Flight MH370 latest: missing plane 'plunged into death spiral' before crashing into sea, experts behind new TV documentary say

Olivia Tobin

Flight MH370 plunged into a "death spiral" before it crashed into the sea, according to experts who have reconstructed the plane's final moments for a TV documentary.

Mystery has surrounded the doomed flight since it vanished on March 8, 2014 with families still in the dark about what happened to their loves ones.

The new documentary for National Geographic has tried to recreate the pilot's final moments using theories from experts.

Investigators from the Australian Transport Safety Bureau have in the past suggested that the plane ran out of fuel after flying in the wrong direction over the Indian Ocean for six hours.

CGI images show what happens when a Boeing 777 runs out of fuel (National Geographic)

The National Geographic programme, Drain the Oceans, has tried to simulate what happens when a Boeing 777 runs out of fuel.

Engineers on the television programme said the right engine would have capitulated first, meaning the autopilot would have lurched the plane to the left to compensate.

Sarah Nor (C), the mother of Norliakmar Hamid, a passenger on missing Malaysia Airlines flight MH370 at the Ministry of Transport headquarters in Putrajaya, Malaysia (EPA)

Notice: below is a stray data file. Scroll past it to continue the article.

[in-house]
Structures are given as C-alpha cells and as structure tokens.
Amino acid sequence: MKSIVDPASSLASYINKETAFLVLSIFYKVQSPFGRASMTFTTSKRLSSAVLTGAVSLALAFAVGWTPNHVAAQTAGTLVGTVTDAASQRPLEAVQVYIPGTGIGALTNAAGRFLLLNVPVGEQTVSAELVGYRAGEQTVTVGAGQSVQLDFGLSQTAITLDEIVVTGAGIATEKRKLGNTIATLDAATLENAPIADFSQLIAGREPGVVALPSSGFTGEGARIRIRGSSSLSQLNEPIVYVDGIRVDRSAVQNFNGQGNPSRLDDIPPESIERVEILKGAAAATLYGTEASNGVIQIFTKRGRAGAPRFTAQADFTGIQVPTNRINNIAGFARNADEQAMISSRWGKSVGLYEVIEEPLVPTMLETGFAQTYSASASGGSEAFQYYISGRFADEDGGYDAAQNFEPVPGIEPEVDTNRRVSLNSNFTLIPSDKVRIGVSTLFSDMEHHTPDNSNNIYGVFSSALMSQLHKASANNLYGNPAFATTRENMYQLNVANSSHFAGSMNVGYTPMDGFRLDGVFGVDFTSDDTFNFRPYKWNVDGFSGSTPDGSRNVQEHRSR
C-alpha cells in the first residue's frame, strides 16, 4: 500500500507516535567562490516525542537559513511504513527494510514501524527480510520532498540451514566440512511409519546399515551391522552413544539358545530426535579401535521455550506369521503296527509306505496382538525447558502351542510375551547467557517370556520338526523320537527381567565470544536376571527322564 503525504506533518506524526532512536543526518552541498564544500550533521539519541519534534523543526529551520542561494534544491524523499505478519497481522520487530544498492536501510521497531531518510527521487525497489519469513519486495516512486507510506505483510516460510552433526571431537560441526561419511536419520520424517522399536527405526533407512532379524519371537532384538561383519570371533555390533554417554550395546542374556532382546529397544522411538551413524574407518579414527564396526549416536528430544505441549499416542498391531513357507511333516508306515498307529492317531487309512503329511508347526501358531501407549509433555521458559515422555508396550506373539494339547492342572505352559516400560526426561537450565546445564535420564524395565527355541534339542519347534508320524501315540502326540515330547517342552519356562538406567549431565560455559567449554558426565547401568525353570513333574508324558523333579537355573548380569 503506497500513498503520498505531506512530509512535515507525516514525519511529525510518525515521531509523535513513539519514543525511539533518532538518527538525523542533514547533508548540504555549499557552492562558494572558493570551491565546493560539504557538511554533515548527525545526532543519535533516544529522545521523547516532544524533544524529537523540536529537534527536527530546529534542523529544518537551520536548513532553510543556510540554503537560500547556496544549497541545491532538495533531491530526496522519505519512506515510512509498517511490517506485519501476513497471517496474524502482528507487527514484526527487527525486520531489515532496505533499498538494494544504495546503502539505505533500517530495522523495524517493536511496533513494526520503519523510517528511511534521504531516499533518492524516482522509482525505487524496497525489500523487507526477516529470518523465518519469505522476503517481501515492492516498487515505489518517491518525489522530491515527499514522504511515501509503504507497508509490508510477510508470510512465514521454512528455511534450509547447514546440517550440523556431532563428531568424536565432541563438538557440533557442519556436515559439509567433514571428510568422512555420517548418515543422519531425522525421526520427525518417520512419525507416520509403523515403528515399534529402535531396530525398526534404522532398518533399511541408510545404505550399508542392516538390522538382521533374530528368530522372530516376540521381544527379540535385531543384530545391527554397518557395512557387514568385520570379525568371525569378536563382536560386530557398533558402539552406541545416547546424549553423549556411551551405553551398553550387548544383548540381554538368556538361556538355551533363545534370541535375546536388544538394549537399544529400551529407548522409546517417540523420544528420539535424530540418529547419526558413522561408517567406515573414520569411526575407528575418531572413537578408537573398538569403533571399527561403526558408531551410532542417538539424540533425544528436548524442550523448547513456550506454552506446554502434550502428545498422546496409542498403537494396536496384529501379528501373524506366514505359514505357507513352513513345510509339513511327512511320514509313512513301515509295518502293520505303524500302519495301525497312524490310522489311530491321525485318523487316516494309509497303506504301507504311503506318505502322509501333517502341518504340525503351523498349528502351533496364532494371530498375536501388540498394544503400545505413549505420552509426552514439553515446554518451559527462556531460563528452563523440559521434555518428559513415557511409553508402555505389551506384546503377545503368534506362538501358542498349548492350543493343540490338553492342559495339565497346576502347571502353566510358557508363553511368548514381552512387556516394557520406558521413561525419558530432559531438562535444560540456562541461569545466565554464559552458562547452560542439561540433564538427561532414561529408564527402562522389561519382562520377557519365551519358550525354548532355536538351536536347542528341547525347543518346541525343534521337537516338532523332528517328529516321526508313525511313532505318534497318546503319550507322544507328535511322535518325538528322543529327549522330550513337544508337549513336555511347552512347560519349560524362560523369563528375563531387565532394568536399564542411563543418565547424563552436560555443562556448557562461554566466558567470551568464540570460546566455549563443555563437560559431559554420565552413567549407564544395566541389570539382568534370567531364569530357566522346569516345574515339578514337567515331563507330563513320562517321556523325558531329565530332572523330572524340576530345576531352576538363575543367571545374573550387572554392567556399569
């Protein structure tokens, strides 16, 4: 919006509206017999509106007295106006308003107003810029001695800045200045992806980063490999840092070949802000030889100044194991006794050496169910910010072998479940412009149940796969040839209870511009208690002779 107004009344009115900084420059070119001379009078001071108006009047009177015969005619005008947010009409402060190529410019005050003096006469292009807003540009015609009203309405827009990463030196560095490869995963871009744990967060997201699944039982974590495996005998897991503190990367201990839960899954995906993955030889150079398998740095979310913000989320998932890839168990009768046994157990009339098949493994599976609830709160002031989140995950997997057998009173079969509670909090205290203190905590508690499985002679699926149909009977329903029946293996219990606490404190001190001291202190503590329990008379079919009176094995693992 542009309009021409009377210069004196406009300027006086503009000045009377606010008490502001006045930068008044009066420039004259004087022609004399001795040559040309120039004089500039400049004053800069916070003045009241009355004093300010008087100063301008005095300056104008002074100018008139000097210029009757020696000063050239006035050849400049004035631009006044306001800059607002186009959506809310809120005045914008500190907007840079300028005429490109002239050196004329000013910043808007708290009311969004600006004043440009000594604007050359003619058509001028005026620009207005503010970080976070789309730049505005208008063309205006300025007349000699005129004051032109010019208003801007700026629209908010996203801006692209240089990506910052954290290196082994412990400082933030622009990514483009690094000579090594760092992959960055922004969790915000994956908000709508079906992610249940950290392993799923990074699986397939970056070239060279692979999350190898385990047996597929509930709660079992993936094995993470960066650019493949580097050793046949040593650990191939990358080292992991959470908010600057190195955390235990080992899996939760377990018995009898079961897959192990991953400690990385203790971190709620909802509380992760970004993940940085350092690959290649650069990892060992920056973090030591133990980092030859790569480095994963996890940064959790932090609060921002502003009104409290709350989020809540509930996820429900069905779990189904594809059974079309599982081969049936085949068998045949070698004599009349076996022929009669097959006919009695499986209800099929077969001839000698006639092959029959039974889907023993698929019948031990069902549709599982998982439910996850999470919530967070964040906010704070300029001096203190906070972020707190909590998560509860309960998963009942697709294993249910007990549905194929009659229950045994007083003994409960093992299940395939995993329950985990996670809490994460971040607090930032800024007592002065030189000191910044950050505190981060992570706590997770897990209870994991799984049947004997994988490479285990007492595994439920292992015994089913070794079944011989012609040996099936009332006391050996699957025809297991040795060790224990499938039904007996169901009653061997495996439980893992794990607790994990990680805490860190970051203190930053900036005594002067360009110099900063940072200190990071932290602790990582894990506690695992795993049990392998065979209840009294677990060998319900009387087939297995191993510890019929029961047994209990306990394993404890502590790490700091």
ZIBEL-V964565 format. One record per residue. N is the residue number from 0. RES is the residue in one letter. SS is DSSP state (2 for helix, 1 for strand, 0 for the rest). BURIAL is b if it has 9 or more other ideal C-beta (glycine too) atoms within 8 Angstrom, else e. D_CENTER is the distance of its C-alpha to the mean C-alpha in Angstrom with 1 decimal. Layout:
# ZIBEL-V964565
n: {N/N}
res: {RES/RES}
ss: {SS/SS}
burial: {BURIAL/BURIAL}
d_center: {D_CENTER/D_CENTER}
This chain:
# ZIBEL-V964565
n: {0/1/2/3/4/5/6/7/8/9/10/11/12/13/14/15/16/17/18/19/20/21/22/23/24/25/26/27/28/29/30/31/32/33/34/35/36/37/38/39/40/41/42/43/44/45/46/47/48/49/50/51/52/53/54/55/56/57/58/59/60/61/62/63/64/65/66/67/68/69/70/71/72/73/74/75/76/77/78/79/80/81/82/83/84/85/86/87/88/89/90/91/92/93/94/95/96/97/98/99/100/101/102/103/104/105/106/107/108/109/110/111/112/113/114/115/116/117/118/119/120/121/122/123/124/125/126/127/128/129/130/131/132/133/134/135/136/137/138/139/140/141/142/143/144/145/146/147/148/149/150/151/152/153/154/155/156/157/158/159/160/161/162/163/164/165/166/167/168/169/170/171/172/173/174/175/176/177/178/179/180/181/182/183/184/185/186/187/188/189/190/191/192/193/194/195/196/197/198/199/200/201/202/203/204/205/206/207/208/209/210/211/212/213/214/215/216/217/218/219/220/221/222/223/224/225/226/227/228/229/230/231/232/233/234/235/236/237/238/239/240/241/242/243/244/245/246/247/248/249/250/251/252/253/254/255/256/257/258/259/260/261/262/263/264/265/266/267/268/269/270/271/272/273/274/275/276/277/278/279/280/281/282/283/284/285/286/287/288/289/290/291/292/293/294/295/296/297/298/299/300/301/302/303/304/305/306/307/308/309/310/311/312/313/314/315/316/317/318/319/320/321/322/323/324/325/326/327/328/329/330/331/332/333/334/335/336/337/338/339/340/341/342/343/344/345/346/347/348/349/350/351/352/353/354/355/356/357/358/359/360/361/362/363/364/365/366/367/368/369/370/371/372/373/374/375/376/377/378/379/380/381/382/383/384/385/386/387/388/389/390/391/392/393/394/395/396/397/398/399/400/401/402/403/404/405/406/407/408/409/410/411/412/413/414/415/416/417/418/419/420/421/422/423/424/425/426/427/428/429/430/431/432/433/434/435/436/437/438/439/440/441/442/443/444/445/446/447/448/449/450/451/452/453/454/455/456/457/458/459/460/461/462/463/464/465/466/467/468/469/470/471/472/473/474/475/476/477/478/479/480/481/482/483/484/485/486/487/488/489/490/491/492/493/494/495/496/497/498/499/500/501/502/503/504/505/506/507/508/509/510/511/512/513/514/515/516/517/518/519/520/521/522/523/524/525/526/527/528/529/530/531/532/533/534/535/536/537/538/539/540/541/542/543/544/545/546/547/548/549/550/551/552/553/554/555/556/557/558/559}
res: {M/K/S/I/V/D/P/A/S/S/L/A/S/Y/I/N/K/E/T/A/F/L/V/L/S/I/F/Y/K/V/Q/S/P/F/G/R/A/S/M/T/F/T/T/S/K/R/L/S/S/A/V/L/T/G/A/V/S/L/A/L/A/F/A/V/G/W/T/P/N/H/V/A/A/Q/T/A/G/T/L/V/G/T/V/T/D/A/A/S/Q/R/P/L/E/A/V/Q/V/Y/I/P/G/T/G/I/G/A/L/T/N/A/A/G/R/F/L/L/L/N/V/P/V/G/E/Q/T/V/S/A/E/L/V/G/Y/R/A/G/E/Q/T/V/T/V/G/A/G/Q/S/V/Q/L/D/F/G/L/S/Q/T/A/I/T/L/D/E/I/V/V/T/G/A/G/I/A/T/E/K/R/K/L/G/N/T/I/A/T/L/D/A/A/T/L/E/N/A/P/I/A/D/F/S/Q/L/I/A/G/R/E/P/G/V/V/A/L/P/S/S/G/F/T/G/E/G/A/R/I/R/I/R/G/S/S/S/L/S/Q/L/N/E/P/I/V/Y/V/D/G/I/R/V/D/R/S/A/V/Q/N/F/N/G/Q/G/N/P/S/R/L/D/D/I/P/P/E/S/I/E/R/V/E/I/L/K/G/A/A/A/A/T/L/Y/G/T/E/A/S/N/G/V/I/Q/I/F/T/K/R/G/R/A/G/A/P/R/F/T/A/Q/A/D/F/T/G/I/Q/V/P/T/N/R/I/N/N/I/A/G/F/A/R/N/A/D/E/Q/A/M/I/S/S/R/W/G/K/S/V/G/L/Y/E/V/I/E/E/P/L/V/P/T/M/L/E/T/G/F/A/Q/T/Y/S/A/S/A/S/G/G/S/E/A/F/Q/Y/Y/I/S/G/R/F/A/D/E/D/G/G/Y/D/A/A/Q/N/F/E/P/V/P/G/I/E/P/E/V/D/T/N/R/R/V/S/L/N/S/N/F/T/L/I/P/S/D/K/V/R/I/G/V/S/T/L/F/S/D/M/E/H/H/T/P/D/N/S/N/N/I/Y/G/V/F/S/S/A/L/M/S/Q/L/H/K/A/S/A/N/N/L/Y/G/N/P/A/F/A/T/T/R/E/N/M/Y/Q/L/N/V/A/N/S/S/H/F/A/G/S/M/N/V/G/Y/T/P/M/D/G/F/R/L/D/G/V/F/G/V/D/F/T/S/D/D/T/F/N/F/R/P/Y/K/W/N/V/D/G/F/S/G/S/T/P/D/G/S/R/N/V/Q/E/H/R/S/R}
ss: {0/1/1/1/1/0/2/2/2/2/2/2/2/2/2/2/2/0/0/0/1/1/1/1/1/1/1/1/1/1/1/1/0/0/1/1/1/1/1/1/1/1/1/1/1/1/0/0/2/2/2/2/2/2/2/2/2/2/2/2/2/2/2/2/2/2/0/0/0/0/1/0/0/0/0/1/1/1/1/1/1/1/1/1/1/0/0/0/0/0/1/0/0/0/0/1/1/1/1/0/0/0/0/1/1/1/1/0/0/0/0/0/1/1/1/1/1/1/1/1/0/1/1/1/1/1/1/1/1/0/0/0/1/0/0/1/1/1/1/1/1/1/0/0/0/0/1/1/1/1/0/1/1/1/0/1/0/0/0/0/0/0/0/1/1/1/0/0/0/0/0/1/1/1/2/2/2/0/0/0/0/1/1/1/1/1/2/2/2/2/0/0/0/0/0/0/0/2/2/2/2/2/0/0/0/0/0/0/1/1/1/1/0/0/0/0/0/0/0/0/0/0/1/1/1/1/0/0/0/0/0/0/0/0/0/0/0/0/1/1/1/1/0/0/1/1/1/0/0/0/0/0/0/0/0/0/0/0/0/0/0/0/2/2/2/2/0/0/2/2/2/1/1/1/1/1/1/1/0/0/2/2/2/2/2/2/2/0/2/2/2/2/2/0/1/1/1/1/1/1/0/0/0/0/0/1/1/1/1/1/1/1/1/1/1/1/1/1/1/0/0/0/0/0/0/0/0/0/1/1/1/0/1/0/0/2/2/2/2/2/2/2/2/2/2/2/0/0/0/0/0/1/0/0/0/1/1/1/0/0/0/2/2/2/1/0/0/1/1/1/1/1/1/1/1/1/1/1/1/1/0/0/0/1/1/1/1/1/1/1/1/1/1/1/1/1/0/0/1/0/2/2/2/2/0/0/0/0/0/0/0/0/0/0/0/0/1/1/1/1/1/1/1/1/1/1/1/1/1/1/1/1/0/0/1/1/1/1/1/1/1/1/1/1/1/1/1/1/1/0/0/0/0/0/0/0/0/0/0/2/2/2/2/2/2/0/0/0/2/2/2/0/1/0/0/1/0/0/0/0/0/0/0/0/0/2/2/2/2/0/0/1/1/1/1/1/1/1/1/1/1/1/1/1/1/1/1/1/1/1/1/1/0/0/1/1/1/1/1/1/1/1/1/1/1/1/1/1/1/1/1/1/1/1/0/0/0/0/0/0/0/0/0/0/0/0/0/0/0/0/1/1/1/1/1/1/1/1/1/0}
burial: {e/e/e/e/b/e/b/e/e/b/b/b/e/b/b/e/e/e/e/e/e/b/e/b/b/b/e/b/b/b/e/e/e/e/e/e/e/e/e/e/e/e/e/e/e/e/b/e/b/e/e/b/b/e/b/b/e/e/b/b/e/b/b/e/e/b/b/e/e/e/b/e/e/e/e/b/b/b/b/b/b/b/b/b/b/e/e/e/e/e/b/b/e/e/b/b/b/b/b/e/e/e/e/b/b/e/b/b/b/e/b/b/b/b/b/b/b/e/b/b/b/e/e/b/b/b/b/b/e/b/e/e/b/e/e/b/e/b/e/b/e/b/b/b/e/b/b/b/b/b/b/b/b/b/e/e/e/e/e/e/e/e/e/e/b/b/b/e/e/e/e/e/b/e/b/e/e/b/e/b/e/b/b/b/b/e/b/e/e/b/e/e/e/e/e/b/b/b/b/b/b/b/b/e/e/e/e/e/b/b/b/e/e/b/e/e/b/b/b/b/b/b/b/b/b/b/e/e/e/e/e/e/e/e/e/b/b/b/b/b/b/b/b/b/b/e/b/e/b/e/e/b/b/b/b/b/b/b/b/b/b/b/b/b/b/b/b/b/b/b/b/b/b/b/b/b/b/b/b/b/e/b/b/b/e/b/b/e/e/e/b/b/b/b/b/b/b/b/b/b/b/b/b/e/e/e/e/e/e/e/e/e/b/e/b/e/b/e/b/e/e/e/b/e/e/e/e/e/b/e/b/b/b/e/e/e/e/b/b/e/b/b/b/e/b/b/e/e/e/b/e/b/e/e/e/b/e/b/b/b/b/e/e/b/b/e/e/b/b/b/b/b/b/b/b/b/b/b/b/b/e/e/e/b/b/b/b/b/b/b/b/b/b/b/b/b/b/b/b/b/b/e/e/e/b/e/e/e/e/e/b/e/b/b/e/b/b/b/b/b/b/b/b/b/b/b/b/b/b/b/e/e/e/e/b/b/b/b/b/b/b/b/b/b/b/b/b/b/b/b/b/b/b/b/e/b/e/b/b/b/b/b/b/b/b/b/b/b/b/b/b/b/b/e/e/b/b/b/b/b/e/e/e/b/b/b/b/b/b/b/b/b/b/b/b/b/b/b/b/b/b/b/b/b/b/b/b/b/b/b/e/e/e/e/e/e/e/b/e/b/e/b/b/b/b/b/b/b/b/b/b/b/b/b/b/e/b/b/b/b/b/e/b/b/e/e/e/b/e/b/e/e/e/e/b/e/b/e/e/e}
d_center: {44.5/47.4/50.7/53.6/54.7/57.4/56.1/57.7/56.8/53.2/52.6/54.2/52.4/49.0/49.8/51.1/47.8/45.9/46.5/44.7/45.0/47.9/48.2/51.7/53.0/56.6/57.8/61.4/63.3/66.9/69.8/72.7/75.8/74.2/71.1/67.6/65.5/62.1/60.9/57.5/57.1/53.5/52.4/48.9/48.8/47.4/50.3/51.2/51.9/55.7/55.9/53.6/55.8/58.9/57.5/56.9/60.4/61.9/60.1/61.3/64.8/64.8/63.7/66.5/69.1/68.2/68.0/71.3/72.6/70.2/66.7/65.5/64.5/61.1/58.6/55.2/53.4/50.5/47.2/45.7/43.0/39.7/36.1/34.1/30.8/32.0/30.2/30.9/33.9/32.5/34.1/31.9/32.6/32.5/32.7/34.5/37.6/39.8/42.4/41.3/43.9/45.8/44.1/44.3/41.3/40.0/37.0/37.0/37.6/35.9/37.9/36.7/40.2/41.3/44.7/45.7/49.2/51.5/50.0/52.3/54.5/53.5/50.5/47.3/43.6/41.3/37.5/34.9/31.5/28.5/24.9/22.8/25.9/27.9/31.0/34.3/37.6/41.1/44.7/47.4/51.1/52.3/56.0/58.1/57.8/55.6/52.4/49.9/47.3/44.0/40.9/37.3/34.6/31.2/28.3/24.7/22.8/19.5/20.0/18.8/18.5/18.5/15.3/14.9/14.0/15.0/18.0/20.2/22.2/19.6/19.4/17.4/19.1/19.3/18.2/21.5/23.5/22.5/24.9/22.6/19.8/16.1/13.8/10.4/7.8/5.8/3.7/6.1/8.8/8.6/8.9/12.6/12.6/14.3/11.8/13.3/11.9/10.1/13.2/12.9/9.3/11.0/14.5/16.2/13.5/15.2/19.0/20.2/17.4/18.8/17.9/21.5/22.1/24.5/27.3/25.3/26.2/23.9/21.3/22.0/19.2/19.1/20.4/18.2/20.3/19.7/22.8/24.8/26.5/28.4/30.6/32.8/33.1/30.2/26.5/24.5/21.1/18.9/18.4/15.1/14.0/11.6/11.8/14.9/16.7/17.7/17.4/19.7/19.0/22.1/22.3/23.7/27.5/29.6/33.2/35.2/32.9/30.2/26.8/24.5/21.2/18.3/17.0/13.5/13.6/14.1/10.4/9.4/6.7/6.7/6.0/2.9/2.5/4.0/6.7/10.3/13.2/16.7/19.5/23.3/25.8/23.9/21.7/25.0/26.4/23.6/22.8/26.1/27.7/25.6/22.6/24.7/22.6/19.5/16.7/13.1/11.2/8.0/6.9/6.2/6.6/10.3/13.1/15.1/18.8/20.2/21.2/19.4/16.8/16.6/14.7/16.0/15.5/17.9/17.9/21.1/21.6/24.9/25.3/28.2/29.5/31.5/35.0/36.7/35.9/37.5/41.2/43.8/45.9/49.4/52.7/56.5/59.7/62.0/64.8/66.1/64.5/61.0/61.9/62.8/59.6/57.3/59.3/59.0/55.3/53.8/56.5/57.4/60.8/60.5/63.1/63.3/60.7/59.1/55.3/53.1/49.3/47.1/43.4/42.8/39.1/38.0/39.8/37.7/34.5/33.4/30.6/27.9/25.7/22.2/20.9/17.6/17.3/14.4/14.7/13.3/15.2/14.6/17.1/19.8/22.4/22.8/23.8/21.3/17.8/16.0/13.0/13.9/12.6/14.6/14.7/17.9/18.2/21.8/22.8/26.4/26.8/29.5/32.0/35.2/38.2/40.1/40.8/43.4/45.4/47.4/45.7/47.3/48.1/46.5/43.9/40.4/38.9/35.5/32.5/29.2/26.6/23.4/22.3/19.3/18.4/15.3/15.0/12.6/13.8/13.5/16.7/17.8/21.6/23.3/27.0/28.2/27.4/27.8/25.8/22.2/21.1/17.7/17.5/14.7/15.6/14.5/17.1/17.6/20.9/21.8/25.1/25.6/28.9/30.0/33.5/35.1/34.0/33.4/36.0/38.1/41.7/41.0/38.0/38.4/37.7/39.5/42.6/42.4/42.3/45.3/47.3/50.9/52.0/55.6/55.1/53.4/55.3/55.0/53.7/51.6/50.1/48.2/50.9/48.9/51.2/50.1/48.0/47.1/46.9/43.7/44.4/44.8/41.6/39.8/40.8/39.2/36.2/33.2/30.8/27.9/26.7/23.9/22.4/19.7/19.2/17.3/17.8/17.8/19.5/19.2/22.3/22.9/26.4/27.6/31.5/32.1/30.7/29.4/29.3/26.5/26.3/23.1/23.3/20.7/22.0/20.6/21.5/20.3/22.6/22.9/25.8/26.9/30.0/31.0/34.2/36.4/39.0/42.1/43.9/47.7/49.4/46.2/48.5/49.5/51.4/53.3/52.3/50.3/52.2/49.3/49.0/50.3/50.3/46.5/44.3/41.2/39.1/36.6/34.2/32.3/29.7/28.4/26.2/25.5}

Following this, the left engine would have also stopped working two minutes later.

After the two engines had stopped working, experts believe the plane would have been sent on a ‘death spiral’ into the sea, where a high-impact crash would have killed all 239 passengers on board.

Perth production company Electric Pictures in behind the episode and worked closely with the Australian Transport Safety Bureau and the official MH370 government investigation team.

The episode with air on the National Geographic on Thursday (National Geographic)

The 2014 flight was travelling from Kuala Lumpur, Malaysia, to Beijing, before it went missing.

There had been speculation that the plane crashed due to a deliberate 'murder-suicide' plot by pilot Zaharie Ahmad Shah, however this has been refuted by official investigators.

Although some debris from the plane has been found off the coast of Africa, no part of the main body has been discovered despite a 46,000-square mile search of the Indian Ocean.

The second search for the aircraft was called off earlier this year, on May 29.

Malaysians look at the Malaysia Airlines flight MH370 mural painting at Shah Alam, outside Kuala Lumpur (EPA)

Speaking at the time, Australian Transport Minister Michael McCormack said the four-year search had been the largest in aviation history and tested the limits of technology and the capacity of experts and people at sea.

He said: "Our thoughts are with the families and loved ones of the 239 people on board MH370," Mr McCormack's office said in a statement.

"We will always remain hopeful that one day the aircraft will be located."

Drain The Oceans: Malaysia Airlines 370 airs on National Geographic this Thursday 27 September at 8pm